Core Assets

AAA

DEFINITION of 'Core Assets'

An essential, important or valuable property of a business without which a company cannot carry on with its profit-making activities. A business would dissolve without its core assets, and companies that sell off core assets are usually liquidating and on the verge of bankruptcy.

INVESTOPEDIA EXPLAINS 'Core Assets'

Core assets are crucial to the continued success of a business. These assets help the business run and stay viable. Companies that are having money trouble tend to raise money initially by selling off non-core assets (assets that are not essential to the continued functioning of a business), not core assets.

RELATED TERMS
  1. Non-Core Assets

    Assets that are either not essential or simply no longer used ...
  2. Financial Statements

    Records that outline the financial activities of a business, ...
  3. Balance Sheet

    A financial statement that summarizes a company's assets, liabilities ...
  4. Capital Asset

    A type of asset that is not easily sold in the regular course ...
  5. Core Liquidity

    Cash and other financial assets that banks possess that can easily ...
  6. Core Holding

    A long-term investment that forms the foundation of an investor's ...
RELATED FAQS
  1. How is accounting in the United States different from international accounting?

    Despite major efforts by the Financial Accounting Standards Board, or FASB, and the International Accounting Standards Board, ... Read Full Answer >>
  2. What does the Dividend Discount Model (DDM) show an investor about a company?

    The dividend discount model, or DDM, is not designed to be used in forecasting any possible capital gains from increases ... Read Full Answer >>
  3. What is the variance/covariance matrix or parametric method in Value at Risk (VaR)?

    The parametric method, also known as the variance-covariance method, is a risk management technique for calculating the value ... Read Full Answer >>
  4. If a company has a high debt to capital ratio, what else should I look at before ...

    A variety of equity valuation metrics can be utilized to evaluate a company along with the debt to capital ratio to get a ... Read Full Answer >>
  5. How can a firm bring down its operating leverage?

    A company with a lower percentage of fixed costs and a higher percentage of variable costs uses less operating leverage. ... Read Full Answer >>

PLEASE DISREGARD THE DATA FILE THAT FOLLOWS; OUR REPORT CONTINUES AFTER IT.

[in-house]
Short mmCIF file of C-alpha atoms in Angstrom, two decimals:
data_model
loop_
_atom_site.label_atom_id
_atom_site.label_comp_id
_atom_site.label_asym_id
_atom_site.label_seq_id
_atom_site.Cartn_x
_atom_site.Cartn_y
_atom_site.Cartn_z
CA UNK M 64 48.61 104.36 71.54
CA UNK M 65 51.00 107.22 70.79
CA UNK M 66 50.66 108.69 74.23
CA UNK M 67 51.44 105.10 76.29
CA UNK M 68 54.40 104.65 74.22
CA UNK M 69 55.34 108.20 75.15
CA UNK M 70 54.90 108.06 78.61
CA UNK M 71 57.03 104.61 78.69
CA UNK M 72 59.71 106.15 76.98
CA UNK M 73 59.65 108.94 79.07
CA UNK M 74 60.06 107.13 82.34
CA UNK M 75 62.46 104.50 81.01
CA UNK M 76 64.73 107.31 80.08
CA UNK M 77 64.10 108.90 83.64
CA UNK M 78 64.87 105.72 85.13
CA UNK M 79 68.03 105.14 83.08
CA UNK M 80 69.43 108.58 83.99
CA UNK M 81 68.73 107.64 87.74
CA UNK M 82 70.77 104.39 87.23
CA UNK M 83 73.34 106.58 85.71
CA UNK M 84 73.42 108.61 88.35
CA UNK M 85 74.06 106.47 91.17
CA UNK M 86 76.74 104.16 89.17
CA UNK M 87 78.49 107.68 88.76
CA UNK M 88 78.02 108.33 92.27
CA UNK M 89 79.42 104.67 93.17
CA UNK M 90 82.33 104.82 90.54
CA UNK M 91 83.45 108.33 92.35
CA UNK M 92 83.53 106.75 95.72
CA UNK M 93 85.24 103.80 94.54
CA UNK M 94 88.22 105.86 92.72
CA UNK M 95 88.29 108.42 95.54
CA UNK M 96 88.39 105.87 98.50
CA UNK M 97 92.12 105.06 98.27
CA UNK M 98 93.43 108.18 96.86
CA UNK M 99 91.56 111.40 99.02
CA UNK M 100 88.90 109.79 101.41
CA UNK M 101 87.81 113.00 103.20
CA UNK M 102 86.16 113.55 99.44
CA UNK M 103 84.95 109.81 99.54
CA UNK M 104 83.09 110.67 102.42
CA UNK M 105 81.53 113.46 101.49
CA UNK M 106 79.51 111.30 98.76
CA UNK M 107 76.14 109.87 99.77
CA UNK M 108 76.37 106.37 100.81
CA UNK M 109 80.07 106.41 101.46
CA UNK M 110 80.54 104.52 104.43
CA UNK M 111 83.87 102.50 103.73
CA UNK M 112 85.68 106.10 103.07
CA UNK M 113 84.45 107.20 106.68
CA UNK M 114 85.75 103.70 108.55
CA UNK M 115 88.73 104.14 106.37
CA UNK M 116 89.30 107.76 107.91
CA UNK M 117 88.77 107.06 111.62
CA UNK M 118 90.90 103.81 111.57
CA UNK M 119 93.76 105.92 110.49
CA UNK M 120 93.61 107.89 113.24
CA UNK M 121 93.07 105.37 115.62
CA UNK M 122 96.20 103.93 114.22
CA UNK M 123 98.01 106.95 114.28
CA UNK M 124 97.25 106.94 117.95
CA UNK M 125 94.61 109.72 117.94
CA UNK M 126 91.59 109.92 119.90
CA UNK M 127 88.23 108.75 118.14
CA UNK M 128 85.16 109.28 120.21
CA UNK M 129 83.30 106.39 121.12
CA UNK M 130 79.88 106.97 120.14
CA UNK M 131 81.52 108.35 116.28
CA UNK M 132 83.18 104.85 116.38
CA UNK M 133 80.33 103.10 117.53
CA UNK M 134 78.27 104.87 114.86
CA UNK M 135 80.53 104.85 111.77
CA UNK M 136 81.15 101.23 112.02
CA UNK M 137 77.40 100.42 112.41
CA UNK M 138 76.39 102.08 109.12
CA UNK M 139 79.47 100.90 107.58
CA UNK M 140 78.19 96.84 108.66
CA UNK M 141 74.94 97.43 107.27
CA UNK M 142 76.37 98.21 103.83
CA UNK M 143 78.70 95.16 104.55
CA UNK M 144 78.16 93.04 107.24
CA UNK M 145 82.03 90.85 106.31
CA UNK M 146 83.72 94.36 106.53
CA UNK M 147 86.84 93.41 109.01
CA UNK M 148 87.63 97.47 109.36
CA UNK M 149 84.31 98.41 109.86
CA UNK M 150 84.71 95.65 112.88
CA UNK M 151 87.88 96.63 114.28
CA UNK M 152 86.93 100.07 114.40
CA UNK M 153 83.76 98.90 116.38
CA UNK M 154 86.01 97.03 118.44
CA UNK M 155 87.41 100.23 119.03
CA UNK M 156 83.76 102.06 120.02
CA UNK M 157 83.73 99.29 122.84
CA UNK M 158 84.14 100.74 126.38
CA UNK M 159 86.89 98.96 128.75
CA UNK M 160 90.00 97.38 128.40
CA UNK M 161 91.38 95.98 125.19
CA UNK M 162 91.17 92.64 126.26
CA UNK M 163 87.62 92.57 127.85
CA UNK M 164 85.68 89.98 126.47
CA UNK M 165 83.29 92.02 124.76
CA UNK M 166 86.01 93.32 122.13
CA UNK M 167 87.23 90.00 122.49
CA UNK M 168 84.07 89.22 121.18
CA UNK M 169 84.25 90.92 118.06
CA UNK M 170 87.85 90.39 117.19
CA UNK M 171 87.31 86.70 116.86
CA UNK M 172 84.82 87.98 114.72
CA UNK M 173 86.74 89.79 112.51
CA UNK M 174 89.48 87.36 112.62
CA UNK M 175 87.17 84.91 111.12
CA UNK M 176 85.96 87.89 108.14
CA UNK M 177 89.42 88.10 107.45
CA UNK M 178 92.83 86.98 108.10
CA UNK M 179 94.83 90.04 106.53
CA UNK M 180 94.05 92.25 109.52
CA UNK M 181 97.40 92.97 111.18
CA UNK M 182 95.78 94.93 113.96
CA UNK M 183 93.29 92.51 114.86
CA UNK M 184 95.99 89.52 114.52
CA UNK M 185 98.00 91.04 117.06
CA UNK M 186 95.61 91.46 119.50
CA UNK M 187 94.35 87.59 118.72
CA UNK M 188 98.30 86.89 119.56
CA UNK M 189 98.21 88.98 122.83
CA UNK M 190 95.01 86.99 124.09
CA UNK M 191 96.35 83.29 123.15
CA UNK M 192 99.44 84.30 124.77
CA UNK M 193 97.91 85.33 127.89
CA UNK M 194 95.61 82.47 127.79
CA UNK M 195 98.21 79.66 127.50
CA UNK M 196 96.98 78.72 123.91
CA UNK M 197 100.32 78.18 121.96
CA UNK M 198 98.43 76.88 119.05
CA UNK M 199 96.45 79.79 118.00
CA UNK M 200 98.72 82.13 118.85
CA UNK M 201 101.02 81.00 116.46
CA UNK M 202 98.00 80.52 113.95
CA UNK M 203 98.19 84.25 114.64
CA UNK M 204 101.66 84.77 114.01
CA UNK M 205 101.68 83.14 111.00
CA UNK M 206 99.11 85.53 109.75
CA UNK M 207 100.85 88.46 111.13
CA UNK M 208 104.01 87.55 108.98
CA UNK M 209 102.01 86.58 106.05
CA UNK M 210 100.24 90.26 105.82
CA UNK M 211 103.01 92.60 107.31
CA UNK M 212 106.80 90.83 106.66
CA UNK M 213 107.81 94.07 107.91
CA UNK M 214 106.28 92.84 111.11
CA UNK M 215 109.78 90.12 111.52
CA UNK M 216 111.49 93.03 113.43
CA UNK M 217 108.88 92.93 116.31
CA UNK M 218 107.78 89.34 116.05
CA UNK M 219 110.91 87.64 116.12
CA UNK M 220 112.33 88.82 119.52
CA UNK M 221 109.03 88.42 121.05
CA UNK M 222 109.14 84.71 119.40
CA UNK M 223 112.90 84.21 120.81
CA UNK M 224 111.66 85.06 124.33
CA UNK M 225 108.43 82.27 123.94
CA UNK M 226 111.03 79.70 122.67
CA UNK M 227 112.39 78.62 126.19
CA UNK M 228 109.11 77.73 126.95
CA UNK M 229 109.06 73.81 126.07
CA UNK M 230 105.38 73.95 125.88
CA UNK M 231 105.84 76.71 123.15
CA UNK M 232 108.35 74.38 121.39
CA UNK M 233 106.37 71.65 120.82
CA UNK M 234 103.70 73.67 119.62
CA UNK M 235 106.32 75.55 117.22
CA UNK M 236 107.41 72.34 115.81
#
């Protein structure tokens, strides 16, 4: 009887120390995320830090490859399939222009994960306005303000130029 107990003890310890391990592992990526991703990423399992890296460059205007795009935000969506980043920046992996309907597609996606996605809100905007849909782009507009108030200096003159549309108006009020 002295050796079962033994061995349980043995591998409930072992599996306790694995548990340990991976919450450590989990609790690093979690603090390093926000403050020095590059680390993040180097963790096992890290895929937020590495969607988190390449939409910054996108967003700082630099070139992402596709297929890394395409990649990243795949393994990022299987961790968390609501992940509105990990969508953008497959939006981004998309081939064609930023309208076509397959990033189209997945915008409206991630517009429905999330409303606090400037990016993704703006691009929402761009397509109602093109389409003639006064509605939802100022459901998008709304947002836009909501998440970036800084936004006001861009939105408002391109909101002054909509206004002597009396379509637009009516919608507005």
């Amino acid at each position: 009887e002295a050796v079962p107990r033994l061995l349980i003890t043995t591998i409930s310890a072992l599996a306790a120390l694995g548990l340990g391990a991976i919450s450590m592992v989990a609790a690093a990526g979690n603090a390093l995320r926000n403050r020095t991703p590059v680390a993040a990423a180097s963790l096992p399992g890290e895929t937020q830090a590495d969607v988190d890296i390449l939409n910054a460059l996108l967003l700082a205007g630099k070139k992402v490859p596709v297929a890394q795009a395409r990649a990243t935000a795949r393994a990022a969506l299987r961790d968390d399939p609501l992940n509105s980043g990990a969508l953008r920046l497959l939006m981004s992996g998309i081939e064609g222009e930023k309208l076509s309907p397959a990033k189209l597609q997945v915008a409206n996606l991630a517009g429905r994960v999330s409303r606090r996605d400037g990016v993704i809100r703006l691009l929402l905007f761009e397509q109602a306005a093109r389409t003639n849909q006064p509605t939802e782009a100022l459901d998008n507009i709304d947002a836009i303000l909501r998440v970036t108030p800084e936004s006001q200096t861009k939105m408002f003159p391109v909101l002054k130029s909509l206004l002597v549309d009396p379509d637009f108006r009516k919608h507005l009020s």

6. How does DuPont Analysis measure profitability?

    DuPont analysis determines profitability by measuring assets at their gross book value, which produces a greater return on ... Read Full Answer >>
Related Articles
  1. Markets

    Material Adverse Effect A Warning Sign For Stocks

    Learn what this phrase means and how to spot it in a company's financial statements.
  2. Investing Basics

    12 Things You Need To Know About Financial Statements

    Discover how to keep score of companies to increase your chances of choosing a winner.
  3. Personal Finance

    Breaking Down The Balance Sheet

    Knowing what the company's financial statements mean will help you to analyze your investments.
  4. Bonds & Fixed Income

    Evaluating A Company's Capital Structure

    Learn to use the composition of debt and equity to evaluate balance sheet strength.
  5. Investing Basics

    The Importance Of Corporate Transparency

    Clear and honest financial statements not only reflect value, they also help ensure it.
  6. Fundamental Analysis

    Financial Footnotes: Start Reading The Fine Print

    Find out what could be hidden in this often-overlooked part of the financial statements.
  7. Active Trading Fundamentals

    Evaluating A Company's Management

    Financial statements don't tell you everything about a company's health. Investigate the management behind the numbers!
  8. Markets

    Cash Flow On Steroids: Why Companies Cheat

    Pressure to be the best can sometimes push corporations to cheat. Learn how they do it and how to spot it.
  9. Options & Futures

    An Investor's Checklist To Financial Footnotes

    Footnotes to the financial statements contain very important information, but reading them takes skill.
  10. Economics

    Understanding Carrying Value

    Carrying value is the value of an asset as listed on a company’s balance sheet. Carrying value is the same as book value.

You May Also Like

Hot Definitions
  1. Fixed-Income Arbitrage

    An investment strategy that attempts to profit from arbitrage opportunities in interest rate securities. When using a fixed-income ...
  2. Venture-Capital-Backed IPO

    The selling to the public of shares in a company that has previously been funded primarily by private investors. The alternative ...
  3. Merger Arbitrage

    A hedge fund strategy in which the stocks of two merging companies are simultaneously bought and sold to create a riskless ...
  4. Market Failure

    An economic term that encompasses a situation where, in any given market, the quantity of a product demanded by consumers ...
  5. Unsystematic Risk

    Company or industry specific risk that is inherent in each investment. The amount of unsystematic risk can be reduced through ...
  6. Security Market Line - SML

    A line that graphs the systematic, or market, risk versus return of the whole market at a certain time and shows all risky ...
Trading Center